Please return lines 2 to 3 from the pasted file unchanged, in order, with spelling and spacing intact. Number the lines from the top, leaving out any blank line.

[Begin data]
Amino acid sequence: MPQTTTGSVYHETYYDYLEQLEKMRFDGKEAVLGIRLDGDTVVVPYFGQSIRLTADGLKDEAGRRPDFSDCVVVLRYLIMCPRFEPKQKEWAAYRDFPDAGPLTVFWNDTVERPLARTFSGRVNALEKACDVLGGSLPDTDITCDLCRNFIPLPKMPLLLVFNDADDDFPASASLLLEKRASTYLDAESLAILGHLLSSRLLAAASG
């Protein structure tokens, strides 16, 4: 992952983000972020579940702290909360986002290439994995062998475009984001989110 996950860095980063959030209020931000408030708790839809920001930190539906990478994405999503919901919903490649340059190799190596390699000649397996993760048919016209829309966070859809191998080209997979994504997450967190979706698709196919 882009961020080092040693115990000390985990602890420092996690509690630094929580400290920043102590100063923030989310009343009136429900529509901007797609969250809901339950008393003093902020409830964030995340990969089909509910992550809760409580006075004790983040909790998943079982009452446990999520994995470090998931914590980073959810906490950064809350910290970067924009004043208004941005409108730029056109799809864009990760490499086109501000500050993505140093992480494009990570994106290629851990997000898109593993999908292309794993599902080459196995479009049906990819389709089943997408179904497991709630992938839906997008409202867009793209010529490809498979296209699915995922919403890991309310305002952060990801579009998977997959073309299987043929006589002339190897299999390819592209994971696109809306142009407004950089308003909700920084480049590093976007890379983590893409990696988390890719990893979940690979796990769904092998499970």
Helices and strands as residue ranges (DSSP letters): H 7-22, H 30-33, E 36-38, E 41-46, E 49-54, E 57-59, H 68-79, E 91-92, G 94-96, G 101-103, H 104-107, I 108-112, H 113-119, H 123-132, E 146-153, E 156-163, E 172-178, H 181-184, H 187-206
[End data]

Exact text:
């Protein structure tokens, strides 16, 4: 992952983000972020579940702290909360986002290439994995062998475009984001989110 996950860095980063959030209020931000408030708790839809920001930190539906990478994405999503919901919903490649340059190799190596390699000649397996993760048919016209829309966070859809191998080209997979994504997450967190979706698709196919 882009961020080092040693115990000390985990602890420092996690509690630094929580400290920043102590100063923030989310009343009136429900529509901007797609969250809901339950008393003093902020409830964030995340990969089909509910992550809760409580006075004790983040909790998943079982009452446990999520994995470090998931914590980073959810906490950064809350910290970067924009004043208004941005409108730029056109799809864009990760490499086109501000500050993505140093992480494009990570994106290629851990997000898109593993999908292309794993599902080459196995479009049906990819389709089943997408179904497991709630992938839906997008409202867009793209010529490809498979296209699915995922919403890991309310305002952060990801579009998977997959073309299987043929006589002339190897299999390819592209994971696109809306142009407004950089308003909700920084480049590093976007890379983590893409990696988390890719990893979940690979796990769904092998499970």
Helices and strands as residue ranges (DSSP letters): H 7-22, H 30-33, E 36-38, E 41-46, E 49-54, E 57-59, H 68-79, E 91-92, G 94-96, G 101-103, H 104-107, I 108-112, H 113-119, H 123-132, E 146-153, E 156-163, E 172-178, H 181-184, H 187-206